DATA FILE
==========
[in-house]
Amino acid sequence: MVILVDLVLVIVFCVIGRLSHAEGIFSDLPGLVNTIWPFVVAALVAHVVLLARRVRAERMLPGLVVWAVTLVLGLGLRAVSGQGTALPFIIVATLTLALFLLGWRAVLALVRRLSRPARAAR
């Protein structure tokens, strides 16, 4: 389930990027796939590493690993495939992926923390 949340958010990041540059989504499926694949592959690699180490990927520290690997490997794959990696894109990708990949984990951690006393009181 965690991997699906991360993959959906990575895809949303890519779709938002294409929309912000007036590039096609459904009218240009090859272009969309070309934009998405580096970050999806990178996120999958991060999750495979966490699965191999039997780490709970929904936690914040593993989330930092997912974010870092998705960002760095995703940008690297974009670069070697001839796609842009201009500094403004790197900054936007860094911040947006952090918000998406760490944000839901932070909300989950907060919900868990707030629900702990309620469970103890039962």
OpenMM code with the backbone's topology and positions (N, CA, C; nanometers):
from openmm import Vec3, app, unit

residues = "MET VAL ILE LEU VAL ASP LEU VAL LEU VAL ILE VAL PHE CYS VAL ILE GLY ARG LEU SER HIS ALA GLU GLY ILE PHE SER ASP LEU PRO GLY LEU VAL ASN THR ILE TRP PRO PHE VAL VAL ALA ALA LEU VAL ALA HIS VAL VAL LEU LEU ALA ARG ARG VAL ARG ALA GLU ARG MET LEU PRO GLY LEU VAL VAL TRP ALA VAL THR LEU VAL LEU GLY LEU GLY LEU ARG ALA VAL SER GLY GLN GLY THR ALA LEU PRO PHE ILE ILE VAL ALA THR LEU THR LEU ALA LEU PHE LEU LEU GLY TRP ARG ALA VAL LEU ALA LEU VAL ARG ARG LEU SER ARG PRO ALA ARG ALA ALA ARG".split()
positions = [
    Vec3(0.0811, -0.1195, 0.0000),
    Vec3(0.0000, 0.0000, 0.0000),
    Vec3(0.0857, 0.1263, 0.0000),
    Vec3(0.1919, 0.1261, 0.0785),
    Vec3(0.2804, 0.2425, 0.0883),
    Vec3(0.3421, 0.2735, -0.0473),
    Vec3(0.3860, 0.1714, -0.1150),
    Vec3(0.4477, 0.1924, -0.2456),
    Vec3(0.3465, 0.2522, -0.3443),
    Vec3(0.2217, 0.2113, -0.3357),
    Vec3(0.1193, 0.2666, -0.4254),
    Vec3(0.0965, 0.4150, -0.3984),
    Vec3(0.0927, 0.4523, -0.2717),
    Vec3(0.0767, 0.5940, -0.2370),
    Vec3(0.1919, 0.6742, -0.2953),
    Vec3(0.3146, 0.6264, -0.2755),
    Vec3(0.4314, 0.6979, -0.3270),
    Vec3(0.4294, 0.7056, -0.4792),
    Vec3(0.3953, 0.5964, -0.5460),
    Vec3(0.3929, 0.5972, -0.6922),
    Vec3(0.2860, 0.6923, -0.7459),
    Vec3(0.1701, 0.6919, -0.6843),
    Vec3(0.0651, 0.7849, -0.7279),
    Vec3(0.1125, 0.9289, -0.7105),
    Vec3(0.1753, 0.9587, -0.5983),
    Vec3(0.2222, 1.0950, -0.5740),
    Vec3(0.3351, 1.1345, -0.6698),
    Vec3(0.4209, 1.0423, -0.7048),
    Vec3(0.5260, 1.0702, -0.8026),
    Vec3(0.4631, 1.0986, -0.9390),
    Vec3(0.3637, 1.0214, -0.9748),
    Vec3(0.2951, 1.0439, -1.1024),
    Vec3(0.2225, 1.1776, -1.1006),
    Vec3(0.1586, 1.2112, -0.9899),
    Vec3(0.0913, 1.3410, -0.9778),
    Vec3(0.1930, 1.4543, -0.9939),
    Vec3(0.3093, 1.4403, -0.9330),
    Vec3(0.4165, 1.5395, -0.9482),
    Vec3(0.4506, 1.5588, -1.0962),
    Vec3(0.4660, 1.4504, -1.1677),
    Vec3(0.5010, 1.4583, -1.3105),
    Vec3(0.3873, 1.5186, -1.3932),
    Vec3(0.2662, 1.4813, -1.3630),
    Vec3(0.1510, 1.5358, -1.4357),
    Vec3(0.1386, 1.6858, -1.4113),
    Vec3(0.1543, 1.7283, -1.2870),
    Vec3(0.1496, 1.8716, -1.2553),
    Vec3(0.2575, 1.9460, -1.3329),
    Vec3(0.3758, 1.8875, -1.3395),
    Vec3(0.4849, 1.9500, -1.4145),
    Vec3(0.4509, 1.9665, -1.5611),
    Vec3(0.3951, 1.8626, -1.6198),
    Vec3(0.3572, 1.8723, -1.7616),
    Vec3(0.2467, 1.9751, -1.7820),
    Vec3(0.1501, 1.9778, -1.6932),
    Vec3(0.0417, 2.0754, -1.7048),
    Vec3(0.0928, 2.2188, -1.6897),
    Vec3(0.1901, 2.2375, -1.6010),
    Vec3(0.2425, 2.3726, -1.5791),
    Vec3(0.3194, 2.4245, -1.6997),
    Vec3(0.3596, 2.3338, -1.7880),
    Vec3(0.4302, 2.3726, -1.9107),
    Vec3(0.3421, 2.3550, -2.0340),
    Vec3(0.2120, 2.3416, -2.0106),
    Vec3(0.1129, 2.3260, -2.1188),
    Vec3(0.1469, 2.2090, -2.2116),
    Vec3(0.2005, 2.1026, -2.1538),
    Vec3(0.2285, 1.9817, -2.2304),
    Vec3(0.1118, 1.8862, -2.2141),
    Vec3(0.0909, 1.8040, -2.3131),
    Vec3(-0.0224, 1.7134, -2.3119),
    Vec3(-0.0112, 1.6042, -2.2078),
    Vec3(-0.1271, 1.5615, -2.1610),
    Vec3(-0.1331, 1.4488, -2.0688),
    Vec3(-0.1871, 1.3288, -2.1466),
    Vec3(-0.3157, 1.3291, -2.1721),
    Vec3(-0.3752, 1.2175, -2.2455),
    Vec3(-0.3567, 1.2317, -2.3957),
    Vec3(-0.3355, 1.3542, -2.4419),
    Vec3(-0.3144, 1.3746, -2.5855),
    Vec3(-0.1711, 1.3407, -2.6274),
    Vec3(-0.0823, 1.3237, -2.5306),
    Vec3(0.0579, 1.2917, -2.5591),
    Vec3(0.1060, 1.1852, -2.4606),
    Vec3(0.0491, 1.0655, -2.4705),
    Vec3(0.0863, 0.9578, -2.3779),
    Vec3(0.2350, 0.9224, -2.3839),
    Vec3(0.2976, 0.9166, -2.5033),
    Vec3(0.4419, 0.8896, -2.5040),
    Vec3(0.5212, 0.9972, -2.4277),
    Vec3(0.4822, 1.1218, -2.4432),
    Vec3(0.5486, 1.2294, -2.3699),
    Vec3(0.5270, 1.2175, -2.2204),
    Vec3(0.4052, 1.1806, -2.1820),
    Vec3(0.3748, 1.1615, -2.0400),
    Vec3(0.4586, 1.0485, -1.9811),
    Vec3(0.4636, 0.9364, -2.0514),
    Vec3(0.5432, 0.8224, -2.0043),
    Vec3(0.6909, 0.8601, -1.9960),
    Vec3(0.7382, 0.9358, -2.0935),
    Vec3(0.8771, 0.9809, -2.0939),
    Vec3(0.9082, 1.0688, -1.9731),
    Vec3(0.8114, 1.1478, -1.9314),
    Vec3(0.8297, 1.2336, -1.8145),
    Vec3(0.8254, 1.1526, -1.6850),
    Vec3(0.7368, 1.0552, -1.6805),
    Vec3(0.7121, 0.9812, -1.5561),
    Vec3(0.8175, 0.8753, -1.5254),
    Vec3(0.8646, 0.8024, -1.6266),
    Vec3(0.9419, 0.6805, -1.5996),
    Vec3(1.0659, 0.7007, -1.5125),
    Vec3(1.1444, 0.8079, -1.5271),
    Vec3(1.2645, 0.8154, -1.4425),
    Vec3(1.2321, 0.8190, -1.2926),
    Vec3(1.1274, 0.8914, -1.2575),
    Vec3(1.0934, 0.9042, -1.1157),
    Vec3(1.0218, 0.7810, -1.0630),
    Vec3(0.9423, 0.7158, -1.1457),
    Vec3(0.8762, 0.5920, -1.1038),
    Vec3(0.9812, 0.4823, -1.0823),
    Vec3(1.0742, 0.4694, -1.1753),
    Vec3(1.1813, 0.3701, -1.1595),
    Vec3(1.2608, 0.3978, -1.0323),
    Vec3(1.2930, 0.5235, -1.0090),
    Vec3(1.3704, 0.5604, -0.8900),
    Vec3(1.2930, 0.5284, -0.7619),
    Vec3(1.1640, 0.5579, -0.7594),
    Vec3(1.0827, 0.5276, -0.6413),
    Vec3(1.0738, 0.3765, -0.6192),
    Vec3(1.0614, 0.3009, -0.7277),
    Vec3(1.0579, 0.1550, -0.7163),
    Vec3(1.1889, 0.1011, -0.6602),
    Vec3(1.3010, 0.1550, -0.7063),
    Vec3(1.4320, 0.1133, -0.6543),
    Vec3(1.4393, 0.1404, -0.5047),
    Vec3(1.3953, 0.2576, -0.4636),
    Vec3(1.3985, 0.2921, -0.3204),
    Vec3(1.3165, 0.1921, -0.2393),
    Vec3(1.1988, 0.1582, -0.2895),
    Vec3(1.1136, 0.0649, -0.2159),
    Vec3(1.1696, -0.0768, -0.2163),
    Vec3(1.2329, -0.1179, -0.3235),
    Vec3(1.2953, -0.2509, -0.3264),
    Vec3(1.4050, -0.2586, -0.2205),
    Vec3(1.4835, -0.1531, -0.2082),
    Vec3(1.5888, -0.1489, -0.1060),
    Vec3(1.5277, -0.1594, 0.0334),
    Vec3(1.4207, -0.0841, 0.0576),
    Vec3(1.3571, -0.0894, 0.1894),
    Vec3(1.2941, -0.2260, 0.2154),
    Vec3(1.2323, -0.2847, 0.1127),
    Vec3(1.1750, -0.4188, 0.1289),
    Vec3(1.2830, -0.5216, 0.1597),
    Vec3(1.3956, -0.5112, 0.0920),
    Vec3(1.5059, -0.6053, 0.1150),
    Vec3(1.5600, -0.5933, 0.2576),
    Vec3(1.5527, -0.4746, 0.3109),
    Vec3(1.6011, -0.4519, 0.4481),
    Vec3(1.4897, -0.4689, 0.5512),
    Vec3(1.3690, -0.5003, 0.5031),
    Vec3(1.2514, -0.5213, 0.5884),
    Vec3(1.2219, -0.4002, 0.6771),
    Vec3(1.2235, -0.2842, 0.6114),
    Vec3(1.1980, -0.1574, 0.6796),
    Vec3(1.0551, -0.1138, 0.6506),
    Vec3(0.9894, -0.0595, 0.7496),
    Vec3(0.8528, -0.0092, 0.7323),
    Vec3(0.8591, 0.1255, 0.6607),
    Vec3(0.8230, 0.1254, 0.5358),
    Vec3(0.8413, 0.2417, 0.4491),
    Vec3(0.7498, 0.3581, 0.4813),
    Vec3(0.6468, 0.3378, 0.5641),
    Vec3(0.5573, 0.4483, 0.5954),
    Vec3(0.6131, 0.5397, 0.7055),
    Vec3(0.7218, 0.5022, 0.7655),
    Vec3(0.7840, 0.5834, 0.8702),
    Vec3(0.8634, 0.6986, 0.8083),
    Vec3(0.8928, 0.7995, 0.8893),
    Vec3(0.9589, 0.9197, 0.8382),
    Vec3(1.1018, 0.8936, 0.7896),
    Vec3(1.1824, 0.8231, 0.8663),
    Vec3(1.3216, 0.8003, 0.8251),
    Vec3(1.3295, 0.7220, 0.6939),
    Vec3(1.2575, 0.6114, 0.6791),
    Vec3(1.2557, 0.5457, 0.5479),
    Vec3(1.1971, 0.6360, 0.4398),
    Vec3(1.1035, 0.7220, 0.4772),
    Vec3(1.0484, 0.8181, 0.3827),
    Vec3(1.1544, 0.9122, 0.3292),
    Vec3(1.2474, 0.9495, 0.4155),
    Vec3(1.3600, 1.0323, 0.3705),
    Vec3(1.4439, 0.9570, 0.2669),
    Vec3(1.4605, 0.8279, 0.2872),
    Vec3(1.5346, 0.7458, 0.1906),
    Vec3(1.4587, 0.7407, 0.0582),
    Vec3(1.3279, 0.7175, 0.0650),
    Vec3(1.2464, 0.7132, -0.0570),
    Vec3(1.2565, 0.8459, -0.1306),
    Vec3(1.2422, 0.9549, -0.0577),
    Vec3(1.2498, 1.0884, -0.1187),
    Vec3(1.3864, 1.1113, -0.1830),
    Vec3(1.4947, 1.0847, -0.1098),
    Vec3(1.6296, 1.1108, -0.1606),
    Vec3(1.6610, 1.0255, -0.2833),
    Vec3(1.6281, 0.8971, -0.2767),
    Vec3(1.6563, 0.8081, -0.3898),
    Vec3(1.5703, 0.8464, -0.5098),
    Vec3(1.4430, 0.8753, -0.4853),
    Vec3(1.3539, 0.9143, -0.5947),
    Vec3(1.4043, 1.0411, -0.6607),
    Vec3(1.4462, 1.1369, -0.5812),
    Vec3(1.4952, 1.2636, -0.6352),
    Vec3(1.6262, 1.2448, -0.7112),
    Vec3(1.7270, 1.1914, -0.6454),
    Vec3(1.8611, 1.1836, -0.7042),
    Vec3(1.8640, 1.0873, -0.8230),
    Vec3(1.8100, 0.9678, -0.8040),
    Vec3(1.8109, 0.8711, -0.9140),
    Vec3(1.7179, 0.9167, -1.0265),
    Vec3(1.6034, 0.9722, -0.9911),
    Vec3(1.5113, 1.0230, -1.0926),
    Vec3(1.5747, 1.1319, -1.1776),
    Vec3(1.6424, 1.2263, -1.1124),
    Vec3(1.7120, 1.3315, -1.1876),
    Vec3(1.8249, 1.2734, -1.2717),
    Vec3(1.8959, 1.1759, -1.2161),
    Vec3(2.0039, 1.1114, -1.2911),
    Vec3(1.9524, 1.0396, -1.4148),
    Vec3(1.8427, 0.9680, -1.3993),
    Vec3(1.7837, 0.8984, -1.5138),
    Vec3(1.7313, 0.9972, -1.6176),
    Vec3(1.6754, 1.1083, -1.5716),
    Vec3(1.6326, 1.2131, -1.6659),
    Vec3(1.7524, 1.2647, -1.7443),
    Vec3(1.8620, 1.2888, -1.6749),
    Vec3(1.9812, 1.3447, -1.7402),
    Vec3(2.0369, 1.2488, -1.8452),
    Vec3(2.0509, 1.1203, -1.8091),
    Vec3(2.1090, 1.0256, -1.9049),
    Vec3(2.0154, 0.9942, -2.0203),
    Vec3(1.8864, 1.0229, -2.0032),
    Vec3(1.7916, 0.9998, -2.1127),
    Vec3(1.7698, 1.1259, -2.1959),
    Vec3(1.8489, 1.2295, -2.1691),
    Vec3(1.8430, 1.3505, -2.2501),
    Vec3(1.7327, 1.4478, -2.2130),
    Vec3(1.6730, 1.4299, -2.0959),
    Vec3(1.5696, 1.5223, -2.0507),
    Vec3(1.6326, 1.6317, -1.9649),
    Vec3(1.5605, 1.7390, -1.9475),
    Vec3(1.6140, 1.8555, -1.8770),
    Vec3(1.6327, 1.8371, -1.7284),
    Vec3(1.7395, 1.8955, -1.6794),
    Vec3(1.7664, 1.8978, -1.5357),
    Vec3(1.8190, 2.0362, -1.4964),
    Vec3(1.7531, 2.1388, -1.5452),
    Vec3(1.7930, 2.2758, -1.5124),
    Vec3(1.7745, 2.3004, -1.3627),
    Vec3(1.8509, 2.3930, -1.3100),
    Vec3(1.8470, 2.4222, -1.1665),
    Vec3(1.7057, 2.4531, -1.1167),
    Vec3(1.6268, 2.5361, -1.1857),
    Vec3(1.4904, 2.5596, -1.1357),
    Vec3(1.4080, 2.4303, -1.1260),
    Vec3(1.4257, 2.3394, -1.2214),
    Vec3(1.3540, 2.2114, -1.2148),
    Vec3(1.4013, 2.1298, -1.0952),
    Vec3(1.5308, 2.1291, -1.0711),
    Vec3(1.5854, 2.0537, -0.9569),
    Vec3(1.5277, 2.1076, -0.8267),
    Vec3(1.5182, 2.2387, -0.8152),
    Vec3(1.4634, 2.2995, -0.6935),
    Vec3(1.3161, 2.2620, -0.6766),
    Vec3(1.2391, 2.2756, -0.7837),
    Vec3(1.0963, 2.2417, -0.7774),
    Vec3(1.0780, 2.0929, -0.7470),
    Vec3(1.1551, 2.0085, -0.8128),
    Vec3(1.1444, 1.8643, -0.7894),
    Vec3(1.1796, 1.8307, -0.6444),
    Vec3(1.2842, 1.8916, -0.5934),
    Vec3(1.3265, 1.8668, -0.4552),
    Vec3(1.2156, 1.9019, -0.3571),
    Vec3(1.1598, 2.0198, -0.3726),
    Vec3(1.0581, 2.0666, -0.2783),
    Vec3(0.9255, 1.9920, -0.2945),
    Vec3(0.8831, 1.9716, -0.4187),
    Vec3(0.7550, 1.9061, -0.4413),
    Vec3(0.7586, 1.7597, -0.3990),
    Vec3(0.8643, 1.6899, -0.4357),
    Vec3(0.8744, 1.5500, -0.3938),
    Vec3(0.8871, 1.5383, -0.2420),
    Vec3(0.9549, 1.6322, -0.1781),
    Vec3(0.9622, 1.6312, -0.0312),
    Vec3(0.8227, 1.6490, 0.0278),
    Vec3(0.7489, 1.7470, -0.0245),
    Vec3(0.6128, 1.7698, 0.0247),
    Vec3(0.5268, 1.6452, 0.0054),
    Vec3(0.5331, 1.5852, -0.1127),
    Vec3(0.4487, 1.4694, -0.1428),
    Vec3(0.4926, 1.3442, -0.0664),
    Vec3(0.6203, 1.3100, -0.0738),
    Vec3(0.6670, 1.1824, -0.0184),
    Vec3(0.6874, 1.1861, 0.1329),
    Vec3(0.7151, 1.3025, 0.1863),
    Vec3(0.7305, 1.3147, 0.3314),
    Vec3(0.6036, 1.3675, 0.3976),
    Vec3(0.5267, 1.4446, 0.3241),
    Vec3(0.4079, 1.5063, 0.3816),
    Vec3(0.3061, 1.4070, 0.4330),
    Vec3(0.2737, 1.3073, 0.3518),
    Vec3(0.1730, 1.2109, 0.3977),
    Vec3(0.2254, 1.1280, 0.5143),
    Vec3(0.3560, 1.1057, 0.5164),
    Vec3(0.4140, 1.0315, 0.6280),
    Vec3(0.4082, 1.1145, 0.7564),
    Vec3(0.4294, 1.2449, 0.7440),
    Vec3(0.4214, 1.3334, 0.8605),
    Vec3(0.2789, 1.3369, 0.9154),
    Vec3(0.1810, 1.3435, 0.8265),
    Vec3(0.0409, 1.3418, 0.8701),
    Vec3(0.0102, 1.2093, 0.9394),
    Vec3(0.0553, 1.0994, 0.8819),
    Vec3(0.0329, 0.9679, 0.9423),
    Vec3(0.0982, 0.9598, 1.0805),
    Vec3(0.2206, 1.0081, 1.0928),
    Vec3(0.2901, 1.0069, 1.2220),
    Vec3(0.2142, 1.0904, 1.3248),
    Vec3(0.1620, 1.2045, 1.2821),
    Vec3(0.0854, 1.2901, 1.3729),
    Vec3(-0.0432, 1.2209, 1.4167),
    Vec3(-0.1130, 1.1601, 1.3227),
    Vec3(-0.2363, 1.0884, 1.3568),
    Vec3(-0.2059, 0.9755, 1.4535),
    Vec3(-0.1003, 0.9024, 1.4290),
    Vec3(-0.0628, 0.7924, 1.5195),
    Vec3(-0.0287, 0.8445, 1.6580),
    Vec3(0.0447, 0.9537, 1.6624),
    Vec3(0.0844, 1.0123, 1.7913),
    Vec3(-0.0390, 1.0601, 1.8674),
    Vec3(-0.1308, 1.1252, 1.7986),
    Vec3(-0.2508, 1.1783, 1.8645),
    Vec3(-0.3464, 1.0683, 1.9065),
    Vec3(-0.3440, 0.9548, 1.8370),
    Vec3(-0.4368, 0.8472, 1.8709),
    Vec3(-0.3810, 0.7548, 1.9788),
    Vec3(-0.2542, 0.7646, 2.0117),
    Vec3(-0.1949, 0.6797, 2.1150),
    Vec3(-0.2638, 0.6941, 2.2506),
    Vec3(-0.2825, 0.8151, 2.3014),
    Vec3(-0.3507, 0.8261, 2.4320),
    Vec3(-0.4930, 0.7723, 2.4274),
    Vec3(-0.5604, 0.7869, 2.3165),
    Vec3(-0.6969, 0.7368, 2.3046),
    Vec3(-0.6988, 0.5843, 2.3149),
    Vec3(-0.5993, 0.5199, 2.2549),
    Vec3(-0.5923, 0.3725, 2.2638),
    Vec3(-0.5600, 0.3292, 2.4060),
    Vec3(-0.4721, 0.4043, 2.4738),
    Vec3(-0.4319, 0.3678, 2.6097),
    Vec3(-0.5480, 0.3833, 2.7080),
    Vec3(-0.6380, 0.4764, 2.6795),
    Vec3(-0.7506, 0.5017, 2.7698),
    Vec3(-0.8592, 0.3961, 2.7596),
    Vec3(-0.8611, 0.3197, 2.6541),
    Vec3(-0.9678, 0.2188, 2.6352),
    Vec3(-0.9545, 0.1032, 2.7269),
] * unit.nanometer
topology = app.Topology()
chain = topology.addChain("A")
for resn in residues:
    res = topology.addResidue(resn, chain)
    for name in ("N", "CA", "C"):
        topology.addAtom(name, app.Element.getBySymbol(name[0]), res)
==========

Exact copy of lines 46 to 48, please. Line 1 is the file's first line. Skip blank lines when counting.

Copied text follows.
    Vec3(0.4506, 1.5588, -1.0962),
    Vec3(0.4660, 1.4504, -1.1677),
    Vec3(0.5010, 1.4583, -1.3105),